Thornhill Post - - News -

If you haven’t heard Columbian-Cana­dian Lido Pimienta’s mu­sic (she won the 2017 Po­laris Mu­sic Prize for her in­cred­i­ble break­out al­bum La Papessa), you may have seen some of the vit­riol over how she op­er­ates from the stage, bring­ing brown folk to the front and blast­ing that mes­sage from the mic like a boss.

Let’s get this con­ver­sa­tion straight — a pow­er­house of an artist wants to shape the room such that brown folk move to the front for 30 min­utes, and the “of­fended” alarm lights up red? Se­ri­ously? Peo­ple get an­gry be­cause they need to step back for 30 min­utes while their friends move for­ward? If you are one of the of­fended, when asked to step back, honey, get your­self a glass of water from the back of the room and BY KINNIE STARR

cool out to the sick beats. JUNO AWARD–WIN­NING PRO­DUCER En­joy the mo­men­tary change in so­ci­ety’s nar­ra­tive. You’ll be back at the front of the line as soon as you leave the club so chill.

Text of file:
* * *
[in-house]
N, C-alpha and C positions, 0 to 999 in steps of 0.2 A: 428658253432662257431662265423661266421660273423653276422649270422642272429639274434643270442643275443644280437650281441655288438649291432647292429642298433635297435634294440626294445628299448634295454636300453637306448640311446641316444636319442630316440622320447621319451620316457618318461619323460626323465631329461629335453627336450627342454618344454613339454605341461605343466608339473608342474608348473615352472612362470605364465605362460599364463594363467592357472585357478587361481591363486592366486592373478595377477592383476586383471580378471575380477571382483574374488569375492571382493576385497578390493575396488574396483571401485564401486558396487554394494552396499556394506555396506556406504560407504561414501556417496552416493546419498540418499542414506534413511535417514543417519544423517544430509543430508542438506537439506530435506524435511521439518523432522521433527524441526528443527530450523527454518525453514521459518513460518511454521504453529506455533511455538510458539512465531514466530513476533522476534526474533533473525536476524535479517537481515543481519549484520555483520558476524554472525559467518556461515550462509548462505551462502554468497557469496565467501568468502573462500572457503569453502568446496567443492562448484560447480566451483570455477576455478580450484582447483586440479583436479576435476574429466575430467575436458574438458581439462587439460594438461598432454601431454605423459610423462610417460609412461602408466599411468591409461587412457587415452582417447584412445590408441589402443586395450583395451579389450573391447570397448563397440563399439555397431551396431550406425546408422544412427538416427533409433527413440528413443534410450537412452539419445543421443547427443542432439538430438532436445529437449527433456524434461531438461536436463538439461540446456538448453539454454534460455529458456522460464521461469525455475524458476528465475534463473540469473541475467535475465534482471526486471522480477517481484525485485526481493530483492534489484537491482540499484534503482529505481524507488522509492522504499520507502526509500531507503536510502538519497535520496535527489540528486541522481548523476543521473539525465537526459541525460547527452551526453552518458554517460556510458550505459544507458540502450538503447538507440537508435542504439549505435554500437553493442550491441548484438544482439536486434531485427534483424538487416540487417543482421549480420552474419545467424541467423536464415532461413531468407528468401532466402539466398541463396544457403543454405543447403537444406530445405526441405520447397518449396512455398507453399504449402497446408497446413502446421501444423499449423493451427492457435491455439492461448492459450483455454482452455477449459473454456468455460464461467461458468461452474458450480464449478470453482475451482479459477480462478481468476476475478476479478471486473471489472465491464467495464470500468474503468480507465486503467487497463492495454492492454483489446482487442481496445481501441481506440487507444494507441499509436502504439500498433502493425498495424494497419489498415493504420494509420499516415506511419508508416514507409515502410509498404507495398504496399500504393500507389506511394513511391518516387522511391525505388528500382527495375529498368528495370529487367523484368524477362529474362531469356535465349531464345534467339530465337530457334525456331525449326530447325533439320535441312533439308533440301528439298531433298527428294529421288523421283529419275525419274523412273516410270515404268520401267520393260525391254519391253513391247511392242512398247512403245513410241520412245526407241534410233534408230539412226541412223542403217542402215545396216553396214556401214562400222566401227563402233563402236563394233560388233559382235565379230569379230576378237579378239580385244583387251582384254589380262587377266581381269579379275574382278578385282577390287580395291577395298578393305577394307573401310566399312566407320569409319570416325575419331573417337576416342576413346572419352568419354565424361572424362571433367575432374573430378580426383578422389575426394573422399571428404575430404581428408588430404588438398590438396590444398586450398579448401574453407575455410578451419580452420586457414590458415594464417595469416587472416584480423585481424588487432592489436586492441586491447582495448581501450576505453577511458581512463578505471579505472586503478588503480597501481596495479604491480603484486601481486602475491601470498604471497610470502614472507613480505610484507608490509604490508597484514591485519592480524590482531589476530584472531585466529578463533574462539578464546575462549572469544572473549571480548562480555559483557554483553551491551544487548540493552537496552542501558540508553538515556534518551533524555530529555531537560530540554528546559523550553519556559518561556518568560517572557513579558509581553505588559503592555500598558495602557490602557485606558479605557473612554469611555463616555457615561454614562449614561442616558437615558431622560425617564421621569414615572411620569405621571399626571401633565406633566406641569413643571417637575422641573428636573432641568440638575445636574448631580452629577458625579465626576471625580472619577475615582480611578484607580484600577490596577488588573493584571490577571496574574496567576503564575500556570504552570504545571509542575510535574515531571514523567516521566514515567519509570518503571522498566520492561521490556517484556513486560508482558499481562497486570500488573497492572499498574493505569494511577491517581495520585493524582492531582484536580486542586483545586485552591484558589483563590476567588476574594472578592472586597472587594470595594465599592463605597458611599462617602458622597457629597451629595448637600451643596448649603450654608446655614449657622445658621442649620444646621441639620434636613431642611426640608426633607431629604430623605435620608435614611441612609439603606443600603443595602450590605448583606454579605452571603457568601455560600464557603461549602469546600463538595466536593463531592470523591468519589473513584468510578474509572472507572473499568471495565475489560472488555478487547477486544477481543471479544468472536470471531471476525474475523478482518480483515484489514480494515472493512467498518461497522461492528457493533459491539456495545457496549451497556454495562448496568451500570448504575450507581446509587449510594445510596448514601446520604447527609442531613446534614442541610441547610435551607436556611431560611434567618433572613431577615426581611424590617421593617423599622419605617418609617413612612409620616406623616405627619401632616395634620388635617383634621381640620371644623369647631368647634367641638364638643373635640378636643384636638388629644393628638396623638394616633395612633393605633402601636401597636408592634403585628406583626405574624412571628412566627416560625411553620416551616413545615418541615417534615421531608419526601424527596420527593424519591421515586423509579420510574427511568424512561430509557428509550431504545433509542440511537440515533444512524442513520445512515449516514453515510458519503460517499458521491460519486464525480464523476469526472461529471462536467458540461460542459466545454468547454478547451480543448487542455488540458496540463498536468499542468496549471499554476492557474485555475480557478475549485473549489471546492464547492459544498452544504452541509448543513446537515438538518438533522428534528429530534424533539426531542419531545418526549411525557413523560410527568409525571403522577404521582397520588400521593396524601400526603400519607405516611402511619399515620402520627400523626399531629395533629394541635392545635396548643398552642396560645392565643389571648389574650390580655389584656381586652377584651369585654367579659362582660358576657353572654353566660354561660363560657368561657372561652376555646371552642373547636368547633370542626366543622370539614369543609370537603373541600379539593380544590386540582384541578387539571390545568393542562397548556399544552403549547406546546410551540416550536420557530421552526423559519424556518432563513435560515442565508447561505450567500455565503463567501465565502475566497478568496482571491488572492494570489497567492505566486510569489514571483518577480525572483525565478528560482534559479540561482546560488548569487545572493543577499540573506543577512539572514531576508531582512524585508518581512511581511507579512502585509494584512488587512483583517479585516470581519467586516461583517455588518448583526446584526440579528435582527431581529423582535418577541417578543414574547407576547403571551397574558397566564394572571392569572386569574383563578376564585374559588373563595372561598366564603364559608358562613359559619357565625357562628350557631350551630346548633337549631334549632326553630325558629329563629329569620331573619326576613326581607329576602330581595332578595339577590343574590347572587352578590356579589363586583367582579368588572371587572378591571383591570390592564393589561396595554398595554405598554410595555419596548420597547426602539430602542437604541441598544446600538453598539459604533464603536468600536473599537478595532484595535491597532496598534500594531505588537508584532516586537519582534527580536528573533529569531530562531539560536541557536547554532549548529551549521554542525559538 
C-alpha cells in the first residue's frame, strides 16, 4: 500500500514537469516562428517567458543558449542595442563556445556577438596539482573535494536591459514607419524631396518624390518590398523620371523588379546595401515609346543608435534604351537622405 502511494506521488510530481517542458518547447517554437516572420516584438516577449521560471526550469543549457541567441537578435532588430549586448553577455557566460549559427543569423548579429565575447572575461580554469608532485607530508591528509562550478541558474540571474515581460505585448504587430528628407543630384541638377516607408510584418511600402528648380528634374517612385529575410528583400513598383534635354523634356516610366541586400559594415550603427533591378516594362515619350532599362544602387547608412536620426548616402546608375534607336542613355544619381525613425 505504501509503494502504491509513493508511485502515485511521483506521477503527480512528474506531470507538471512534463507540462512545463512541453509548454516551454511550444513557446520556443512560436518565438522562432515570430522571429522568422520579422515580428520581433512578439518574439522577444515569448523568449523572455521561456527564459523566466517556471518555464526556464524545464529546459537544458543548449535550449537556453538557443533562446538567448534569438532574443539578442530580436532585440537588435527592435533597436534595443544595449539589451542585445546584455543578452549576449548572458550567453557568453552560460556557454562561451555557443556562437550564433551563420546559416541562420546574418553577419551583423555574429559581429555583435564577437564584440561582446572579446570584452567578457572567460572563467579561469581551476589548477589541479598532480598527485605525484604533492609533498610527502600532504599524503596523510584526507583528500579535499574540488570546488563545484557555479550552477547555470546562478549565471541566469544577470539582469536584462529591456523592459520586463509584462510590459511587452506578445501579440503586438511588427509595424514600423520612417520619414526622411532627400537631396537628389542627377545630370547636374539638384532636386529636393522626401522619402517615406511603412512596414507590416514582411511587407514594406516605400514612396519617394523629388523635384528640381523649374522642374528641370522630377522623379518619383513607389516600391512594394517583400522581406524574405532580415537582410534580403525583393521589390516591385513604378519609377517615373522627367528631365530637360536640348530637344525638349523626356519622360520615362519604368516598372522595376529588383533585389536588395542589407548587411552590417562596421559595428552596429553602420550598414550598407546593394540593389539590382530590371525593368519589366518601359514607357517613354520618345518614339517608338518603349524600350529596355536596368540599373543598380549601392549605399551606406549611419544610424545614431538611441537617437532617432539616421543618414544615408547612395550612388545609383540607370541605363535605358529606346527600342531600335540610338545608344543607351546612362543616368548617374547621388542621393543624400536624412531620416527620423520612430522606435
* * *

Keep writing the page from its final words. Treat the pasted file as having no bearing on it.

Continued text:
The first time I saw Lido Pimienta play, we were shar­ing a bill. I was struck by her con­fi­dence. She writhed and rapped and sung and danced and twisted her­self up with the mic ca­ble, cen­tred all the while in her lyric and in rhythm. My ego got a bit wilted — “Why can’t I have that kind of con­fi­dence?” — and at the same time I got power from her strength.

To me, this is the mark of a pro­found artist, some­one who stirs emo­tion and un­veils in­ter­nal con­flict and is planted deep inside their work, un­fet­tered, mak­ing us as the au­di­ence feel some­thing inside our­selves. For some peo­ple, I guess those feel­ings are un­com­fort­able. For oth­ers, we are em­pow­ered by her power.

Pimienta and her son live in the Duf­ferin Grove neigh­bour­hood

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